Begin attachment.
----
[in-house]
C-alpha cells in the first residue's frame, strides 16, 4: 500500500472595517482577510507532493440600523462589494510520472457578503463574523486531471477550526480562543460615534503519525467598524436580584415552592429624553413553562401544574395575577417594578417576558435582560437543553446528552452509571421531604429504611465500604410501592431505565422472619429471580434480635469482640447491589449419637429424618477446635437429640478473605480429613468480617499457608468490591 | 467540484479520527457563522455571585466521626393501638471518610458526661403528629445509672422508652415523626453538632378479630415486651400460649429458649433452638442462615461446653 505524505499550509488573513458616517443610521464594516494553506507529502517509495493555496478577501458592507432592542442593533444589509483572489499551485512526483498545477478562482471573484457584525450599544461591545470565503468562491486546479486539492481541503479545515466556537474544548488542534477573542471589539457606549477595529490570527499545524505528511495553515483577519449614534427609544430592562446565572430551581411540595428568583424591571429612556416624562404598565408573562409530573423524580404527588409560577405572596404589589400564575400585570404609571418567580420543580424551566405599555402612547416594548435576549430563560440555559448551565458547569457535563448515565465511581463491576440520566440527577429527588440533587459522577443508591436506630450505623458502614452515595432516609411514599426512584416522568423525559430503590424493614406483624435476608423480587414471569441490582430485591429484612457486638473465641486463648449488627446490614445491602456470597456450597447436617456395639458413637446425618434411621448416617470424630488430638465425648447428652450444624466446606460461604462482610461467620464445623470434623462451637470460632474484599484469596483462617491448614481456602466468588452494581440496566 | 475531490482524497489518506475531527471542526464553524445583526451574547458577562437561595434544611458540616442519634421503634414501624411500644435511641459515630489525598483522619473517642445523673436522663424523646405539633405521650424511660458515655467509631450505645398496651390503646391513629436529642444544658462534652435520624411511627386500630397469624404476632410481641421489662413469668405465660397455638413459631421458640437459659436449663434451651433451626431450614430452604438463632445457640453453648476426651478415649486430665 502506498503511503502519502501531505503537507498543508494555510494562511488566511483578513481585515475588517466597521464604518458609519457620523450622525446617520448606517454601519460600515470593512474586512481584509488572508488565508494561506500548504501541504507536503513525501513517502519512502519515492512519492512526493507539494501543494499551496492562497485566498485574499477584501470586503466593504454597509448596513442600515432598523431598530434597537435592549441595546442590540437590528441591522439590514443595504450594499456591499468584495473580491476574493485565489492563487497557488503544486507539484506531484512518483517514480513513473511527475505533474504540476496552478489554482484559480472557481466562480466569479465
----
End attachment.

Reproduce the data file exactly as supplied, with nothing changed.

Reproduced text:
[in-house]
C-alpha cells in the first residue's frame, strides 16, 4: 500500500472595517482577510507532493440600523462589494510520472457578503463574523486531471477550526480562543460615534503519525467598524436580584415552592429624553413553562401544574395575577417594578417576558435582560437543553446528552452509571421531604429504611465500604410501592431505565422472619429471580434480635469482640447491589449419637429424618477446635437429640478473605480429613468480617499457608468490591 | 467540484479520527457563522455571585466521626393501638471518610458526661403528629445509672422508652415523626453538632378479630415486651400460649429458649433452638442462615461446653 505524505499550509488573513458616517443610521464594516494553506507529502517509495493555496478577501458592507432592542442593533444589509483572489499551485512526483498545477478562482471573484457584525450599544461591545470565503468562491486546479486539492481541503479545515466556537474544548488542534477573542471589539457606549477595529490570527499545524505528511495553515483577519449614534427609544430592562446565572430551581411540595428568583424591571429612556416624562404598565408573562409530573423524580404527588409560577405572596404589589400564575400585570404609571418567580420543580424551566405599555402612547416594548435576549430563560440555559448551565458547569457535563448515565465511581463491576440520566440527577429527588440533587459522577443508591436506630450505623458502614452515595432516609411514599426512584416522568423525559430503590424493614406483624435476608423480587414471569441490582430485591429484612457486638473465641486463648449488627446490614445491602456470597456450597447436617456395639458413637446425618434411621448416617470424630488430638465425648447428652450444624466446606460461604462482610461467620464445623470434623462451637470460632474484599484469596483462617491448614481456602466468588452494581440496566 | 475531490482524497489518506475531527471542526464553524445583526451574547458577562437561595434544611458540616442519634421503634414501624411500644435511641459515630489525598483522619473517642445523673436522663424523646405539633405521650424511660458515655467509631450505645398496651390503646391513629436529642444544658462534652435520624411511627386500630397469624404476632410481641421489662413469668405465660397455638413459631421458640437459659436449663434451651433451626431450614430452604438463632445457640453453648476426651478415649486430665 502506498503511503502519502501531505503537507498543508494555510494562511488566511483578513481585515475588517466597521464604518458609519457620523450622525446617520448606517454601519460600515470593512474586512481584509488572508488565508494561506500548504501541504507536503513525501513517502519512502519515492512519492512526493507539494501543494499551496492562497485566498485574499477584501470586503466593504454597509448596513442600515432598523431598530434597537435592549441595546442590540437590528441591522439590514443595504450594499456591499468584495473580491476574493485565489492563487497557488503544486507539484506531484512518483517514480513513473511527475505533474504540476496552478489554482484559480472557481466562480466569479465